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Derivation of Theory by Means of Factor Analysis or Tom Swift and His Electric Factor Analysis Machine


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  • J.S. Armstrong

    (The Wharton School)


Problems in the use of factor analysis for deriving theory are illustrated by means of an example in which the underlying factors are known. The actual underlying model is simple and it provides a perfect explanation of the data. While the factor analysis 'explains' a large proportion of the total variance, it fails to identify the known factors in the model, The illustration is used to emphasize that factor analysis, by itself, may be misleading as far as the development of theory is concerned. The use of a comprehensive, and explicit à priori analysis is proposed so that there will be independent criteria for the evaluation of the factor analytic results.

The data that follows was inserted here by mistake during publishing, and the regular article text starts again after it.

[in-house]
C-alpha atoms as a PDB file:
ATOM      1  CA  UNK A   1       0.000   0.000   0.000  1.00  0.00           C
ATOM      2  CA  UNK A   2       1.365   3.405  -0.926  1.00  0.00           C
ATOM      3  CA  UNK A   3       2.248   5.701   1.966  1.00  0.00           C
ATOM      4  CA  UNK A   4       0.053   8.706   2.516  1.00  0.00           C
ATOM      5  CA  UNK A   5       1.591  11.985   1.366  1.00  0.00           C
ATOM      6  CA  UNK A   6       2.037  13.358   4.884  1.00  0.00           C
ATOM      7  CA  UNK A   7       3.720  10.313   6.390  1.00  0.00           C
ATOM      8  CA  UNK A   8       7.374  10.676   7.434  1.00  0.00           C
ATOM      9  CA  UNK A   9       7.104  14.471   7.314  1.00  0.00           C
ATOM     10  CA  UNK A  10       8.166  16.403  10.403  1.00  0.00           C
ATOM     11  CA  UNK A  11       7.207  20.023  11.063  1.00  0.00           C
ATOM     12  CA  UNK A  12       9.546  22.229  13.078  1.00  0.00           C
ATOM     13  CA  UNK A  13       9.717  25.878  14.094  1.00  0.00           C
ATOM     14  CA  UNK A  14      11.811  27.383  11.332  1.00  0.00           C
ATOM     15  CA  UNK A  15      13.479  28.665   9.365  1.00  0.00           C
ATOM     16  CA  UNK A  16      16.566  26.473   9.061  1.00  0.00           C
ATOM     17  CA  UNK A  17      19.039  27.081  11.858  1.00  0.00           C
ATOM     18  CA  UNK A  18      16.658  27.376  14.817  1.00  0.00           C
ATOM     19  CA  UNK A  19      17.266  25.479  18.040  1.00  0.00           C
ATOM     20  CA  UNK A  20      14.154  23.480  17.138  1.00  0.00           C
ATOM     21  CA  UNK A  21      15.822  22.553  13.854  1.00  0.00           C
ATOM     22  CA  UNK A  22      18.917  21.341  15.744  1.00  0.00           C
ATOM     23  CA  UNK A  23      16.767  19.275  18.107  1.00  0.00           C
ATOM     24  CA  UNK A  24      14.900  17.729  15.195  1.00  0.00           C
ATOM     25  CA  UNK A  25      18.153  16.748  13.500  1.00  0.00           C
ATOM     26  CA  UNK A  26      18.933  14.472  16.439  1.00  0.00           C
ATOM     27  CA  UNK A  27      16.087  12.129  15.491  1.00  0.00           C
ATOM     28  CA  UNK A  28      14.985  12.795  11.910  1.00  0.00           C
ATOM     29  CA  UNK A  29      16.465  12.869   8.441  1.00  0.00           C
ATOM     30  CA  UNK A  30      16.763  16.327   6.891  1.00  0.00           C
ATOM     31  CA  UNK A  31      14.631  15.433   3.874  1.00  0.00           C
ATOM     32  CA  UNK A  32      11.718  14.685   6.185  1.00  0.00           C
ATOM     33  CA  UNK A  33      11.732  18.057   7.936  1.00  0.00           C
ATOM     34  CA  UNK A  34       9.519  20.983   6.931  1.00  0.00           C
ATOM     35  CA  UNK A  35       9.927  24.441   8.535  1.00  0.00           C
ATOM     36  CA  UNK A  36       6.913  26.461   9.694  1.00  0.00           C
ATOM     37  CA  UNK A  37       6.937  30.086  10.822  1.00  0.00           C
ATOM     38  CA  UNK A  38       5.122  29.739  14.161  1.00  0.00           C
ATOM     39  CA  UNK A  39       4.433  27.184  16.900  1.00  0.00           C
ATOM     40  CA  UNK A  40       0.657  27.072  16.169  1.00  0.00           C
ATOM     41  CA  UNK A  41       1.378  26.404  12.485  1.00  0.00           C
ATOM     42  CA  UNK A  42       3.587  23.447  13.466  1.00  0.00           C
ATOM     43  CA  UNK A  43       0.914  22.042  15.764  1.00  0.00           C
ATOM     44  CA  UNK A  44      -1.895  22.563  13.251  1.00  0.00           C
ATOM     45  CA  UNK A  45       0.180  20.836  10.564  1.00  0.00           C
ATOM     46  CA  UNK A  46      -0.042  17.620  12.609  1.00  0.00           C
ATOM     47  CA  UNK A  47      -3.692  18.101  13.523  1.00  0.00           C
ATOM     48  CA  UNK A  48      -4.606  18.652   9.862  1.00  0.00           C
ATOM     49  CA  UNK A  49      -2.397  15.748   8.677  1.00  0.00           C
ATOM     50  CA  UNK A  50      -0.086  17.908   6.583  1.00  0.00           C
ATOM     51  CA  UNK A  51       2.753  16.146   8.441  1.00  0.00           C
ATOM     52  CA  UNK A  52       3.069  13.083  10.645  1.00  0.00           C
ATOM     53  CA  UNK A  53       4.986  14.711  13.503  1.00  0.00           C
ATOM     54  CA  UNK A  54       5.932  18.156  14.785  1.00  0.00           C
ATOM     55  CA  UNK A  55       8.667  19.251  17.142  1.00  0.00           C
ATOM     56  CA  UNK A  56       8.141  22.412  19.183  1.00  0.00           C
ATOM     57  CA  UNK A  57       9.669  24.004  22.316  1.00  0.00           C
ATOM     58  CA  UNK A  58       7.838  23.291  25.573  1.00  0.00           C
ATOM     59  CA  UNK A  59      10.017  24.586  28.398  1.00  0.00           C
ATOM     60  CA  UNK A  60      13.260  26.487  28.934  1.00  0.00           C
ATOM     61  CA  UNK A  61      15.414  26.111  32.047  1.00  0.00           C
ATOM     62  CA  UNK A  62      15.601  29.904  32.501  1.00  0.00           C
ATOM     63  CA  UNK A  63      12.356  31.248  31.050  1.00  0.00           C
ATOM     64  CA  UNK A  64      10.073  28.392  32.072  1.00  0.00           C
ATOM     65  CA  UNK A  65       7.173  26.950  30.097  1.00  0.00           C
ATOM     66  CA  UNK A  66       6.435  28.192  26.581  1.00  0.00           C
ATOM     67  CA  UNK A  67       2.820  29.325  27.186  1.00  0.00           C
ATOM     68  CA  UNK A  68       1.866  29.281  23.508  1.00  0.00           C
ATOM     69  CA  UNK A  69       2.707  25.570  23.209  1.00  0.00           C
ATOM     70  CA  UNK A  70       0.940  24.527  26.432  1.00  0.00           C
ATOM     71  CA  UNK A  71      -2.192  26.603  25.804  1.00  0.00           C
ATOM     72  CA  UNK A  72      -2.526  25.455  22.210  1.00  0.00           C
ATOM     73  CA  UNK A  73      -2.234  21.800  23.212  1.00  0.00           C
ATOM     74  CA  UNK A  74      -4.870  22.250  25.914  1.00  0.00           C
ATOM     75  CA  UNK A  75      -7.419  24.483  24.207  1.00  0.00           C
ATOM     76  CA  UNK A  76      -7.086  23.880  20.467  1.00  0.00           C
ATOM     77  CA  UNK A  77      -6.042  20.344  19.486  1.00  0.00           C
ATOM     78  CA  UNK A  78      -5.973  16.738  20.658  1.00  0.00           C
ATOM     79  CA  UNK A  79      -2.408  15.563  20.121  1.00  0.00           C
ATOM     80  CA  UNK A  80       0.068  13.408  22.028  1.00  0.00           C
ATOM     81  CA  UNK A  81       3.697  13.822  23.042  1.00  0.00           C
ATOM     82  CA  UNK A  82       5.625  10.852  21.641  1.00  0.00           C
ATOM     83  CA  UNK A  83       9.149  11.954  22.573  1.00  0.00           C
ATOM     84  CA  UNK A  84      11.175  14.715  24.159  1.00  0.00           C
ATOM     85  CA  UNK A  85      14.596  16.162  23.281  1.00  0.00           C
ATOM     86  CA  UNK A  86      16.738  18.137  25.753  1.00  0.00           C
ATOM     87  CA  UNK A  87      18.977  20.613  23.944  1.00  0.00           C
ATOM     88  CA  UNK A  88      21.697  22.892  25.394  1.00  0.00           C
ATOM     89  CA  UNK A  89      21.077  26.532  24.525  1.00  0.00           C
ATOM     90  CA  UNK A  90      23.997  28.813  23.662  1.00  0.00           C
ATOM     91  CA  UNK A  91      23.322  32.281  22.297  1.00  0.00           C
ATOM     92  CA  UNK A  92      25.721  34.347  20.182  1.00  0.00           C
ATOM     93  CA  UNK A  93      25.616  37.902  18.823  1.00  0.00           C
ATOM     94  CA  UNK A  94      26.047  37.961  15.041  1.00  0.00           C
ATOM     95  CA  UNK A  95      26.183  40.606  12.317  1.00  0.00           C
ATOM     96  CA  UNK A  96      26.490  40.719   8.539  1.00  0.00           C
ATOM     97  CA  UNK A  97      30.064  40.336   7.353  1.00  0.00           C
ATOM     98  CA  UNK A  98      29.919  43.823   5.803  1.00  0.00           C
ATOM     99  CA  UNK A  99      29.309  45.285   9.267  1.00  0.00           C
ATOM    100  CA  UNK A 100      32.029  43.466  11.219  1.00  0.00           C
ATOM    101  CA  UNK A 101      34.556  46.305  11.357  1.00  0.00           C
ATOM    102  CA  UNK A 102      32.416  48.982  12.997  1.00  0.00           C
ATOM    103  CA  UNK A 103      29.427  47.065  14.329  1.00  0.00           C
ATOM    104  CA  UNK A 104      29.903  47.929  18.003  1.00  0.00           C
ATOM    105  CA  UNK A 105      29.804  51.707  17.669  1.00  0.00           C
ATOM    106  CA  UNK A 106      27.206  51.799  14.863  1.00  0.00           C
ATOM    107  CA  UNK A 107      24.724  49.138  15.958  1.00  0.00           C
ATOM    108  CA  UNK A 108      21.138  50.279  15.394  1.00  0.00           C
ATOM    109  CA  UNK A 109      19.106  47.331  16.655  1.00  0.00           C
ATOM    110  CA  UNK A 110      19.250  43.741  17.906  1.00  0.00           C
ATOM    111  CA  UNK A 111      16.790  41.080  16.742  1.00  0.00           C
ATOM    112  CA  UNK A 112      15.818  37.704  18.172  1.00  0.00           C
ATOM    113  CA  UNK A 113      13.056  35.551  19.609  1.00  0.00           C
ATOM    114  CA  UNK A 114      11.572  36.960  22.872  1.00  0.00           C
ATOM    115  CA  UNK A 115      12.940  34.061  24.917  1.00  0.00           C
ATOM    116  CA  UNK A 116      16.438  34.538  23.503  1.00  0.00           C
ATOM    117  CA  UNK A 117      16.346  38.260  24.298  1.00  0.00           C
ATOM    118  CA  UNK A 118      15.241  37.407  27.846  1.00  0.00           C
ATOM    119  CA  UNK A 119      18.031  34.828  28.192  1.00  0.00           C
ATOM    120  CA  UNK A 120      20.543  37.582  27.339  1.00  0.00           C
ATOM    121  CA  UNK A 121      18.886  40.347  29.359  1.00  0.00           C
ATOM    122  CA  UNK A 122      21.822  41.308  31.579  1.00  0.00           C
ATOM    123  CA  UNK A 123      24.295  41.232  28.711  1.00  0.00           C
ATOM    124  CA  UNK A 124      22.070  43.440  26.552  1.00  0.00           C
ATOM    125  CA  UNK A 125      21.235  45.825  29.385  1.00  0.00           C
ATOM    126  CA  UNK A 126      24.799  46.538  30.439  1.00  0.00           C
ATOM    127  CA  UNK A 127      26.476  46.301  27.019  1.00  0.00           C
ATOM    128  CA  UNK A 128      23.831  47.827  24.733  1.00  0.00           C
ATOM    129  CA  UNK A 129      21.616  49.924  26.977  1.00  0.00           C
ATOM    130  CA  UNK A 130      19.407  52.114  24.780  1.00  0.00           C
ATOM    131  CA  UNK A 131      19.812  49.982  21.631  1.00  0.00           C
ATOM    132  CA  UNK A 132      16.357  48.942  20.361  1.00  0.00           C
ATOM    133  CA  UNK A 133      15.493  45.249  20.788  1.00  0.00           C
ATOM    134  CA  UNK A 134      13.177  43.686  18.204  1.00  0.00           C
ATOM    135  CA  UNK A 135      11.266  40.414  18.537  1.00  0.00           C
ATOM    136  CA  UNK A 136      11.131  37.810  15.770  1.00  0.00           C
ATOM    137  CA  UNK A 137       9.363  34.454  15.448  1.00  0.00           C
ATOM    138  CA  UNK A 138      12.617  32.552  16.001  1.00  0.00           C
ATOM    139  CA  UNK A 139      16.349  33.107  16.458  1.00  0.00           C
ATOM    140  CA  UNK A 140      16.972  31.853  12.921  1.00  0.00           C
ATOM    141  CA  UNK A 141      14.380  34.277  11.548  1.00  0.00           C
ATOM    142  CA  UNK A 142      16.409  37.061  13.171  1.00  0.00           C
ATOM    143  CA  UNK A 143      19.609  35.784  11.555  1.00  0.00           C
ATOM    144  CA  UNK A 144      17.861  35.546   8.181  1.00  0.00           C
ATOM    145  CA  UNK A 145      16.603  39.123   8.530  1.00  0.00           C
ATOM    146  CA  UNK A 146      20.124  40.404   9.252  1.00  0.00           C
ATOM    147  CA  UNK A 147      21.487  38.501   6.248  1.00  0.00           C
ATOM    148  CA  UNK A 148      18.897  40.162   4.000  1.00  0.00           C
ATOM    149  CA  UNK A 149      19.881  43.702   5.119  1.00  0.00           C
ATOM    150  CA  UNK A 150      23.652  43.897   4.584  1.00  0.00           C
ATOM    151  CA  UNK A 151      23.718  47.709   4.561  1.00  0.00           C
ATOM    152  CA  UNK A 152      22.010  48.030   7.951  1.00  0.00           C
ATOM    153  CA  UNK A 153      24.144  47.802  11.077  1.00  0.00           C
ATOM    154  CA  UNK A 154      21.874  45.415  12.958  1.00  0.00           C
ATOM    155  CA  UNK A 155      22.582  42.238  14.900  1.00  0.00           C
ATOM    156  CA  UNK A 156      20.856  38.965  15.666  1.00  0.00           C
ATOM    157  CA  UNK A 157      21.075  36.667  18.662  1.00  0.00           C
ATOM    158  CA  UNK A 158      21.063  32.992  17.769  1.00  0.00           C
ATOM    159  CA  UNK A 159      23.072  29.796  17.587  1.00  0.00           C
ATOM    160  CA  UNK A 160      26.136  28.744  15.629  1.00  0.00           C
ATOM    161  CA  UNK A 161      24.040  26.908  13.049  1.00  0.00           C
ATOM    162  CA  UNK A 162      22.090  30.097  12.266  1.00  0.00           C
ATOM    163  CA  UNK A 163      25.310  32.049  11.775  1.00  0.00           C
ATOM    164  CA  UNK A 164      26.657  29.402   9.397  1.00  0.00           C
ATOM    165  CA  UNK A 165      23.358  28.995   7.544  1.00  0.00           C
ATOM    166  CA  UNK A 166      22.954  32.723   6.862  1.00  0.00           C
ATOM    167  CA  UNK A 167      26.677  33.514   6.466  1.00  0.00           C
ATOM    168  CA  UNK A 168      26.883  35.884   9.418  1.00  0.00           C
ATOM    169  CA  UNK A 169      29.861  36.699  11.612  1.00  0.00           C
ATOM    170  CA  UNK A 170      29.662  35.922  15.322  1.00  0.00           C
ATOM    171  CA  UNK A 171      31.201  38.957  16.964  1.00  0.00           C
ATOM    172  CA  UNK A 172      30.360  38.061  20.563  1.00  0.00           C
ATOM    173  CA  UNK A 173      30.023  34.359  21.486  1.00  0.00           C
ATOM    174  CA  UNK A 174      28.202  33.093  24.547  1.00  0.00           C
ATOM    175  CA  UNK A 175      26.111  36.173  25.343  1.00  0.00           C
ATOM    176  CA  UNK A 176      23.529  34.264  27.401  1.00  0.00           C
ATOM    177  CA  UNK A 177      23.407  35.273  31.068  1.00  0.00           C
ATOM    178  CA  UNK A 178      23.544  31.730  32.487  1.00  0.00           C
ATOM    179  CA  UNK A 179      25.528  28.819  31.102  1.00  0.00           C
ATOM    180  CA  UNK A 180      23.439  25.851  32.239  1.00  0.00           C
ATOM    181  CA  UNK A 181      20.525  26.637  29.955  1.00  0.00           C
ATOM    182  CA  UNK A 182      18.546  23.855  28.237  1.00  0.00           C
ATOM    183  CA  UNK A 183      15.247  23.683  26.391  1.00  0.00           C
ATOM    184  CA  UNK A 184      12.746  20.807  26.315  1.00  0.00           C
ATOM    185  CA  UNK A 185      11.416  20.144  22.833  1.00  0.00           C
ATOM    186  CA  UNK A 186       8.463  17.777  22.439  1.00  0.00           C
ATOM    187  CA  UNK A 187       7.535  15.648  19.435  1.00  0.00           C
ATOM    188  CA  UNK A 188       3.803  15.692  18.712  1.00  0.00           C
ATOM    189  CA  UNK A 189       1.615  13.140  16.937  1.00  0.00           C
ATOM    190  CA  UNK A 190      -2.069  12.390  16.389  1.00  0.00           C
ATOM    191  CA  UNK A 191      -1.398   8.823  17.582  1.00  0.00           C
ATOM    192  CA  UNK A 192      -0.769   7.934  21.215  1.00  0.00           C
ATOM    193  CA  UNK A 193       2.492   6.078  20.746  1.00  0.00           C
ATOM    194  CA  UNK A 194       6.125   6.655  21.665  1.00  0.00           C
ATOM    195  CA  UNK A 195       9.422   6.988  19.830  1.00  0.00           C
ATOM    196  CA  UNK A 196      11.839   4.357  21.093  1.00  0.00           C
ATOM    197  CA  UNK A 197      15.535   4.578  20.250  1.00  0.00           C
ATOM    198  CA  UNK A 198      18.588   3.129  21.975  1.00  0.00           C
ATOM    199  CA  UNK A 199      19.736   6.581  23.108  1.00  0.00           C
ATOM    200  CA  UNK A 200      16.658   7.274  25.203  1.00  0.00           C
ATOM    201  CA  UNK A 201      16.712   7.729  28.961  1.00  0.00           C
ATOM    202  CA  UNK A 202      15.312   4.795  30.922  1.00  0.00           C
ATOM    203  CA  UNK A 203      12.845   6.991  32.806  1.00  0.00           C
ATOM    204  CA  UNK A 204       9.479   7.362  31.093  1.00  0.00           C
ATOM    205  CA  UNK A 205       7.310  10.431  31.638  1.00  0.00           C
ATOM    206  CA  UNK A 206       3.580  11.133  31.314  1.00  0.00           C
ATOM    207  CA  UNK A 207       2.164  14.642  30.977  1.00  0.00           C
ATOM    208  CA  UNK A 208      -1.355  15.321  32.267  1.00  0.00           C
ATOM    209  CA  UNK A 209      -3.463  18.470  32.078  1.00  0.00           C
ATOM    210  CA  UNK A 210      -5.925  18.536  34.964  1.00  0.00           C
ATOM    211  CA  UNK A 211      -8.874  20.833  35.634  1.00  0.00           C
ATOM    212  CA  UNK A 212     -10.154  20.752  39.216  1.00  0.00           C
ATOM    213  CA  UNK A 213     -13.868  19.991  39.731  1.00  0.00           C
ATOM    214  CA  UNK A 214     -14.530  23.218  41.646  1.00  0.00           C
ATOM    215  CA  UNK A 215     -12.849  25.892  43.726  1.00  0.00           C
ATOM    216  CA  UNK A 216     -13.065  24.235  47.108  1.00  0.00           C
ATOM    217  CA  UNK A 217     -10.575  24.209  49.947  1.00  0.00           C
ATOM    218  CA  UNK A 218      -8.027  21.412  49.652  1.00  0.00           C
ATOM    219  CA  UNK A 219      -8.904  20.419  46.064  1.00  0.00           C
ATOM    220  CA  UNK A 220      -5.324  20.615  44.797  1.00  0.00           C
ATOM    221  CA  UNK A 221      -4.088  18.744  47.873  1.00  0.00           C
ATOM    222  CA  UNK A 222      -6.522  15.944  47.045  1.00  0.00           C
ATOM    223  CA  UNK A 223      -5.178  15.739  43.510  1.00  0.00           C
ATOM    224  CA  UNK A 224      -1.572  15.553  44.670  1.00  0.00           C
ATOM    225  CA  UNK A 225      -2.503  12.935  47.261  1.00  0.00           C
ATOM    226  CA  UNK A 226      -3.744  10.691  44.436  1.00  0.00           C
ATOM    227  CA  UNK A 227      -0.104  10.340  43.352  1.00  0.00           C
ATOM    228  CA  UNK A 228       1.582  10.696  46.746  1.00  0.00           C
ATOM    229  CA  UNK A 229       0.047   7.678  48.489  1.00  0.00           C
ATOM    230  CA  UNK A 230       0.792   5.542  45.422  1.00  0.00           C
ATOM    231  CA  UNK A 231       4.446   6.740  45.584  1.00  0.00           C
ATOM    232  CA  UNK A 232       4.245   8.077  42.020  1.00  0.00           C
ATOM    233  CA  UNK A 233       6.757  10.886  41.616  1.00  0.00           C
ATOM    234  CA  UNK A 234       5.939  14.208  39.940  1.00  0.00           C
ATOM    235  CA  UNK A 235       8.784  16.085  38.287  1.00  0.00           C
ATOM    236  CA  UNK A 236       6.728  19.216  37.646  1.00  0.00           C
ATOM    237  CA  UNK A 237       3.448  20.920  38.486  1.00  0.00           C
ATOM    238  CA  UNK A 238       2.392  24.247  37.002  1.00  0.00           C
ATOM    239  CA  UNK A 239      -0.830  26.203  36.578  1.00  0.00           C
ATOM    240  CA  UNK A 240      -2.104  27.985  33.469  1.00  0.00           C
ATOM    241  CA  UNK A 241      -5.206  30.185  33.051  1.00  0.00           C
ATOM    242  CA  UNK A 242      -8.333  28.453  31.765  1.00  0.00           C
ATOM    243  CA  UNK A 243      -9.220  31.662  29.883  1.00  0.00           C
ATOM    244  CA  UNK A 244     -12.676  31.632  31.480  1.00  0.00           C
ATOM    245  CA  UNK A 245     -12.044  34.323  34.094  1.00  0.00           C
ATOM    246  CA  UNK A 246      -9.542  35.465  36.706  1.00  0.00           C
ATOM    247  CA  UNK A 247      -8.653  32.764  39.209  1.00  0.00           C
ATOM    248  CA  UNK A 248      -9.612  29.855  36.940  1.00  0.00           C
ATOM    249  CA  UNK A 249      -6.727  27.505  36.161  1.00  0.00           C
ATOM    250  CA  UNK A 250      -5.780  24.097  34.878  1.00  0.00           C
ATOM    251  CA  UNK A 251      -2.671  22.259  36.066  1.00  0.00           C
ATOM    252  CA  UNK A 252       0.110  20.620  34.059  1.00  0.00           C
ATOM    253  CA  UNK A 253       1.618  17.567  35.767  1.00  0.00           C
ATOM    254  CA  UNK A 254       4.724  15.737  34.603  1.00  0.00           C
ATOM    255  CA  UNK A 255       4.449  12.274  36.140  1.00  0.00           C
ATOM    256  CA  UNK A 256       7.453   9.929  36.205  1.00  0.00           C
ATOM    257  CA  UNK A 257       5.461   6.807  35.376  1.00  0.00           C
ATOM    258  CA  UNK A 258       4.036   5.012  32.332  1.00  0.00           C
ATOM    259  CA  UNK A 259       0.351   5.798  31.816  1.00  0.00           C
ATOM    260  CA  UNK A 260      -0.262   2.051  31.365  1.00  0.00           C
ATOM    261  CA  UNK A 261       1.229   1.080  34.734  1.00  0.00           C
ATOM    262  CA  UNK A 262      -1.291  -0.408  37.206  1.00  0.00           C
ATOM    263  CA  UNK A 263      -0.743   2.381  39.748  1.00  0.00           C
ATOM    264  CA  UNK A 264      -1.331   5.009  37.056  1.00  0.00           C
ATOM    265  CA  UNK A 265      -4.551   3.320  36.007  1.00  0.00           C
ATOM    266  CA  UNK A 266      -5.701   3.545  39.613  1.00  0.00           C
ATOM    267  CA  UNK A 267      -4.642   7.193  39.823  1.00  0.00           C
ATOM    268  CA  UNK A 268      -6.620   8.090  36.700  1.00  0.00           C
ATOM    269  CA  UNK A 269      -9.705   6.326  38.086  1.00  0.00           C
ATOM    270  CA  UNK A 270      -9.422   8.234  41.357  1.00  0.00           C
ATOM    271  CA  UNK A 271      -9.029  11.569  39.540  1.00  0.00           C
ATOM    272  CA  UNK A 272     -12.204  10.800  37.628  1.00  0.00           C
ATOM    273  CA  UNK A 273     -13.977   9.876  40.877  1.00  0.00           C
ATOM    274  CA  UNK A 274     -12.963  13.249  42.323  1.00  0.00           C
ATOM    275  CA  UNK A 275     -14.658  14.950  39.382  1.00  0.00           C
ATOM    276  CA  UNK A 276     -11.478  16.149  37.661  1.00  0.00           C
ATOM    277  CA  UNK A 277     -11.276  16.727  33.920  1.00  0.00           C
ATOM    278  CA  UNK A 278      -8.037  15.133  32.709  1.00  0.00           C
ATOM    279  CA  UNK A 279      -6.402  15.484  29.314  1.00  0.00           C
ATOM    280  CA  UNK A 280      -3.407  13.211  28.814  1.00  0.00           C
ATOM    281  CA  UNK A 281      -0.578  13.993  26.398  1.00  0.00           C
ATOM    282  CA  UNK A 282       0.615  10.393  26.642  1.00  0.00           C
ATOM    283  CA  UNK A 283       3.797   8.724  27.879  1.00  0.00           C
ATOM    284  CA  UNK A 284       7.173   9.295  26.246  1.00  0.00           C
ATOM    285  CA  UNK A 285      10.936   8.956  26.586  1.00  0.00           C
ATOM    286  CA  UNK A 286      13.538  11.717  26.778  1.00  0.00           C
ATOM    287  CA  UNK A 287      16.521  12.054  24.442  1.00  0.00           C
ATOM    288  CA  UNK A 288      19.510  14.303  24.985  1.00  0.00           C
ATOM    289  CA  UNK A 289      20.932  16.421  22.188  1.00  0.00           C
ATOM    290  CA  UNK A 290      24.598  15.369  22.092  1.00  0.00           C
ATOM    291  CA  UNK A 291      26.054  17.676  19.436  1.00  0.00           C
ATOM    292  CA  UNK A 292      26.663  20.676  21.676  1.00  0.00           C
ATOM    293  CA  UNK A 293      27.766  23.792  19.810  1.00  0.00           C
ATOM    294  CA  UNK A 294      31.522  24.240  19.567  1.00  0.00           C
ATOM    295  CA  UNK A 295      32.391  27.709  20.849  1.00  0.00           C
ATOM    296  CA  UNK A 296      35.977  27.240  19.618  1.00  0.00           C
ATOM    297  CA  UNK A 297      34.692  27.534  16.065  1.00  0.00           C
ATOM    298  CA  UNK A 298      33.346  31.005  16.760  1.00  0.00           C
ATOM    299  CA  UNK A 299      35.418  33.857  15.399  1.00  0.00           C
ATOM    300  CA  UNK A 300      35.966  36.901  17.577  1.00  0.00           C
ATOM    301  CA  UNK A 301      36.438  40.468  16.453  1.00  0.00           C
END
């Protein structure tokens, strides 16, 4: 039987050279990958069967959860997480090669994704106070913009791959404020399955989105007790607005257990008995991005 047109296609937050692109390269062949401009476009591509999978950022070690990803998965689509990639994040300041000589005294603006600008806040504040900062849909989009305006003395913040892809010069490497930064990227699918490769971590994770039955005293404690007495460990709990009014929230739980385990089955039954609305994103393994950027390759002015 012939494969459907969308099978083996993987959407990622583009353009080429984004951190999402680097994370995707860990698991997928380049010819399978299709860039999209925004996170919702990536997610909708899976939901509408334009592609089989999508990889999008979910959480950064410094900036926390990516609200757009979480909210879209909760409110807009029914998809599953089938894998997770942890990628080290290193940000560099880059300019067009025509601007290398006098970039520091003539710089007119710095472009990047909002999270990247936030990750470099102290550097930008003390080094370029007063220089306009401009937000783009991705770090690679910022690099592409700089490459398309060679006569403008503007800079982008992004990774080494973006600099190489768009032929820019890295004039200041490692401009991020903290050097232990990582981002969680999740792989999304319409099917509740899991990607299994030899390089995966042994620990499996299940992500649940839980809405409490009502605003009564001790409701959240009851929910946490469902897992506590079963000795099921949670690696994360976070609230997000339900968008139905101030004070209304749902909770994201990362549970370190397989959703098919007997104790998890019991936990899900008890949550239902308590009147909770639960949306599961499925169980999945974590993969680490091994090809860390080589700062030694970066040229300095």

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Bibliographic Info

Paper provided by EconWPA in its series General Economics and Teaching with number 0502004.

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Length: 6 pages
Date of creation: 04 Feb 2005
Date of revision:
Handle: RePEc:wpa:wuwpgt:0502004

Note: Type of Document - pdf; pages: 6
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Keywords: factor analysis;

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Cited by:
  1. Robert MacCallum, 1983. "A comparison of factor analysis programs in SPSS, BMDP, and SAS," Psychometrika, Springer, vol. 48(2), pages 223-231, June.
  2. A. Oumlil & Joseph Balloun, 1994. "Some simple structure significance tests for exploratory component analysis with market survey data," Quality & Quantity: International Journal of Methodology, Springer, vol. 28(4), pages 371-381, November.
  3. Charles Sherman, 1972. "Nonmetric multidimensional scaling: A monte carlo study of the basic parameters," Psychometrika, Springer, vol. 37(3), pages 323-355, September.


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